Last week, when I took the mower Lisa bought me for Father’s Day 2012 out of storage, it refused to start.  I was told I’d gummed up the carburetor by failing to remove the gas over the winter, which in my ignorance I had no clue was necessary. Lacking the funds to fix it right now, I made do with the awful rotor mower I inherited from my Big Grandpa.  On a lark I tried the power mower again yesterday, and it started! Oh, it belched black smoke for awhile, but it came to life with vigor and I mowed the lawn, then, feeling inspired, took out the trimmer and finished the job.

Hot dog!

Then even bigger news – Smiley learned to ride a bike!

Lu took him out to the alley and had him practice on one of the bikes, and like the Mother Hen she is she was calm and collected as she instructed him. Then, to our surprise, she let go and he rode down the alley. Lisa and I both let our a roar and threw our arms in the air! We’ve been trying for two years to teach the boy, and he’s always been too squeamish to master it, which was directly at odds with Lisa’s insistence that bike riding is a prerequisite for childhood. Again – hot dog!

Feeling all warm and family-ish, I grabbed our mitts and headed to the alley for a game of catch with Smiley. Lisa joined us for awhile, and soon Junie had designated herself as the ball girl, running after each missed ball as it traveled down the alley, which relieved me of the worst part of catch. Lisa then went and played some volleyball with Lu, but once I heard the kid start to whine I knew it was time to pack it in and go inside.
After a quick but improvised dinner Lisa and I cuddled on the couch and watched Dateline.

To finish off the night, while in the car the radio provided me with perfect driving music: Nine Inch Nails, GNR, Black Sabbath, Van Halen (Hagar),  ABBA and One Direction.

All in all, a great day J

Saturday, June 15, 2013

How Sweet is Smiley?


This first one isn't actually Smiley's work, or evidence of his sweetness, but rather a quick monogram I made for him on the paper tablecloth of a pizza restaurant. I rather like it, and so did he. 




Here's a homemade card he gave Lisa for Mother's Day: 

I will love you even wine [sic] I die. Happy Mom's day. I love you. 




Lastly, here is a giraffe made of clothespins that he gave to me as a gift after spending the weekend with his maternal grandmother. He was very eager to present it to me, and was quite proud when I displayed it prominently in my bedroom. 


Thursday, June 13, 2013

Truman


  • Early in the year I read both volumes of Harry Truman's autobiography and, to be honest, I had a hard time of it; popular opinion aside, there just didn't seem that much to like about him. Here are some thoughts I posted on social media at the time. I'm not sure why the formatting is so screwy, but I can't seem to fix it.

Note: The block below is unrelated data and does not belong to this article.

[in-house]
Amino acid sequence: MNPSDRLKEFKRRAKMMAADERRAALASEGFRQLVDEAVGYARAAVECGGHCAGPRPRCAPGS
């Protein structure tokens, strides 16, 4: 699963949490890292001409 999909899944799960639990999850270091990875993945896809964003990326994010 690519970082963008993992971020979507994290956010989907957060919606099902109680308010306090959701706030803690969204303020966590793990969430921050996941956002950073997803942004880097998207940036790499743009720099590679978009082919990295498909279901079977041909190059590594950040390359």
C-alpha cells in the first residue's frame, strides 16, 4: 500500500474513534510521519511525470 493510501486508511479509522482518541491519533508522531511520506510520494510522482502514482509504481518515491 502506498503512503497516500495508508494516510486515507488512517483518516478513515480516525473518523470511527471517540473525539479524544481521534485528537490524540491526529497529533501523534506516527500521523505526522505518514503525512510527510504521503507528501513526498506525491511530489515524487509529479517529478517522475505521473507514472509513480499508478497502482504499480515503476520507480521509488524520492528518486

• There are few things more obnoxious than a "self-taught" man constantly showing off his knowledge - often knowledge half-understood and in the wrong context - in a vain effort to ease his inferiority complex. Harry S Truman, I'm talking to you.

  • Reading V2 of Truman's memoirs. Every time I'm impressed, he follows it up with something jack-assery.
  • Hyper partisan. Distrustful of 'experts'. Twists history 2 justify his decisions. Ever hungry 4 more gov't. What's not to luv about Truman?
  • Chp. 26 of his memoirs concern the a-bomb, and HST is far too cavalier about it. re Hirishima: " This is the greatest thing in history" ?!?!
  • Truman argued the Potsdam declaration was
  •  fair warning of & justification for the atomic destruction to come. I call b.s.
  • In Chapter 26 of Vol 1 of his memoirs he admits he had been advised by statesmen and 

  • military alike that taking the Emperor off the table – in effect, making “unconditional 

  • surrender” slightly less so – would all but ensure the surrender of Japan. He concurred, and

  •  in an awkward segue claims that Potsdam was his last, best attempt to offer the Japanese a 

  • way out under that umbrella. But if you read the declaration, there is no mention of such a concession, nor for obvious reasons is there mention of atomic weapons, merely the standard issue “surrender or we’ll destroy you”. and, as you know, we did amend our surrender demands to allow the Emperror to remain - after we dropped two bombs.There may have been a way out, and it was either squandered or subverted by the President.